Ferrer stressed that the numbers continue to show a strong benefit from COVID-19 vaccines, with case rates highest by far in people who are unvaccinated, much lower for those who have been fully vaccinated without booster shots, and lowest of all for those who are both fully vaccinated and have received booster shots.



And the pattern is even more apparent in hospitalization rates…



Among ICU admissions, the gaps between those who are vaccinated and those who are not become even more evident…



And the gaps are largest of all in death rates, which are five to 10 times higher among those who are unvaccinated than among those who are fully vaccinated or both vaccinated and boosted.



Based on these statistics, Ferrer said, vaccinations remain both our best tool for fighting the spread of COVID, and the biggest opportunity for stemming the pandemic.  The two biggest gaps in current vaccine coverage, Ferrer reported, are the 5 to 11-year-old age group, among which only 23% are currently fully vaccinated, and those in all groups who still need booster shots — only 32% of LA County residents of all ages are currently both fully vaccinated and boosted.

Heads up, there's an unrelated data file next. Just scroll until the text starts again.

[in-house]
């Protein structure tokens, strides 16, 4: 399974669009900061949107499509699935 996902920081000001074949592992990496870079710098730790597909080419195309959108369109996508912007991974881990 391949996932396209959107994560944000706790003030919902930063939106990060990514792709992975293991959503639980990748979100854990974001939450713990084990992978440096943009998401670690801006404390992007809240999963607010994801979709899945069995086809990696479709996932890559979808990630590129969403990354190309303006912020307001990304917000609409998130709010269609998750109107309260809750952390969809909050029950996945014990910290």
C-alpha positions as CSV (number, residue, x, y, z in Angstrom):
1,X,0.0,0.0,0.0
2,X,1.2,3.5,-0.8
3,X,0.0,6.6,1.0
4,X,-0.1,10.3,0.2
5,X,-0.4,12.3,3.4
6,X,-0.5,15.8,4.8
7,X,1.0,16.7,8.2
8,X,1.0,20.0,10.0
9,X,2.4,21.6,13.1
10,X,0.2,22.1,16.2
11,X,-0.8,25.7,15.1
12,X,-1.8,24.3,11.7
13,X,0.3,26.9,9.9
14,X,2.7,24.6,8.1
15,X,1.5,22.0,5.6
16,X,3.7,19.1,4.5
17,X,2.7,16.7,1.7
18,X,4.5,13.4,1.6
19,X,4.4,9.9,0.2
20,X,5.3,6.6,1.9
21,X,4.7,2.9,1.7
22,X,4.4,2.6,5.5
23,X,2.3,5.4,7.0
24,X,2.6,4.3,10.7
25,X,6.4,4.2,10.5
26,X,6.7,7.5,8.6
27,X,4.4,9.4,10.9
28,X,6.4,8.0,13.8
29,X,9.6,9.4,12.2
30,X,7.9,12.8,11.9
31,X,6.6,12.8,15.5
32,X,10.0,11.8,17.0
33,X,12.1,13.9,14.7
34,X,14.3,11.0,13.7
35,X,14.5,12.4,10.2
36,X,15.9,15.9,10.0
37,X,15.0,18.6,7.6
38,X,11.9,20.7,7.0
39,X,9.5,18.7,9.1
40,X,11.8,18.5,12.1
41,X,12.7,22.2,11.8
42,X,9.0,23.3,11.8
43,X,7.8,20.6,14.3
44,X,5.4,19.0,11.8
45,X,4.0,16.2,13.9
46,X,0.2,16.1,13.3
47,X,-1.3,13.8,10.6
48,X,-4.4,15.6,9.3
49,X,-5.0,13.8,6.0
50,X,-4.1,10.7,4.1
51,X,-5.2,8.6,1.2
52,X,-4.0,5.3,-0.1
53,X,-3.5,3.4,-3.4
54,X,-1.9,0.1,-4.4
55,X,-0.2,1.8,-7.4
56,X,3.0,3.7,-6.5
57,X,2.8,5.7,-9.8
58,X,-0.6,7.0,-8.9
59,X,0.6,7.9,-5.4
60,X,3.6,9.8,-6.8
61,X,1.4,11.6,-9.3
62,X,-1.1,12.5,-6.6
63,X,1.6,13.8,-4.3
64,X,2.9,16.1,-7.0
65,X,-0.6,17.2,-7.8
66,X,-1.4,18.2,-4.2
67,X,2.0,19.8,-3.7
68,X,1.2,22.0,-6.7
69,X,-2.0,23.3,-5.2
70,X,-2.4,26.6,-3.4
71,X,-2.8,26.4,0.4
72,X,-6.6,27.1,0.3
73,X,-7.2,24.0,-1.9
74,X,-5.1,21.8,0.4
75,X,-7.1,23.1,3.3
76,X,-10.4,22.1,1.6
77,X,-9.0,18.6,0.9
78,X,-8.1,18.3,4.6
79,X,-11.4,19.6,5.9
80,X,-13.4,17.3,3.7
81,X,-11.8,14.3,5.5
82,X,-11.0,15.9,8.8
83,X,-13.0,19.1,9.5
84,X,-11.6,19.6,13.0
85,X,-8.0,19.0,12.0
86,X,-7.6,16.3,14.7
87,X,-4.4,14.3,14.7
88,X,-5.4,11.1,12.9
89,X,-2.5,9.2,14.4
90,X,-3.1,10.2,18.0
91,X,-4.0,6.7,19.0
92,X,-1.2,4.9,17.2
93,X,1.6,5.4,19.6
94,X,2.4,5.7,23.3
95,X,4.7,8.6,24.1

When Can We Relax?


With Omicron cases now on the decline, one of the biggest questions being asked these days is when can we get rid of widespread mask requirements.  But as Ferrer noted several times in her remarks this week, new case numbers and transmission rates are still very high, and it is still too early to relax masking and other common-sense protective measures.

“When transmission rates are lower, we’ll be relaxing mask requirements, but we’re not there yet,” Ferrer said.  Also, she clarified, “Post-surge does not imply that the pandemic is over.  Or that transmission is low.  Or that there will not be additional unpredictable waves or surges in the future that will require integrated public health measures.  Rather, it implies that we are stabilizing, with consistent declines from the surge peak and realizing our public health response to meet current mitigation needs.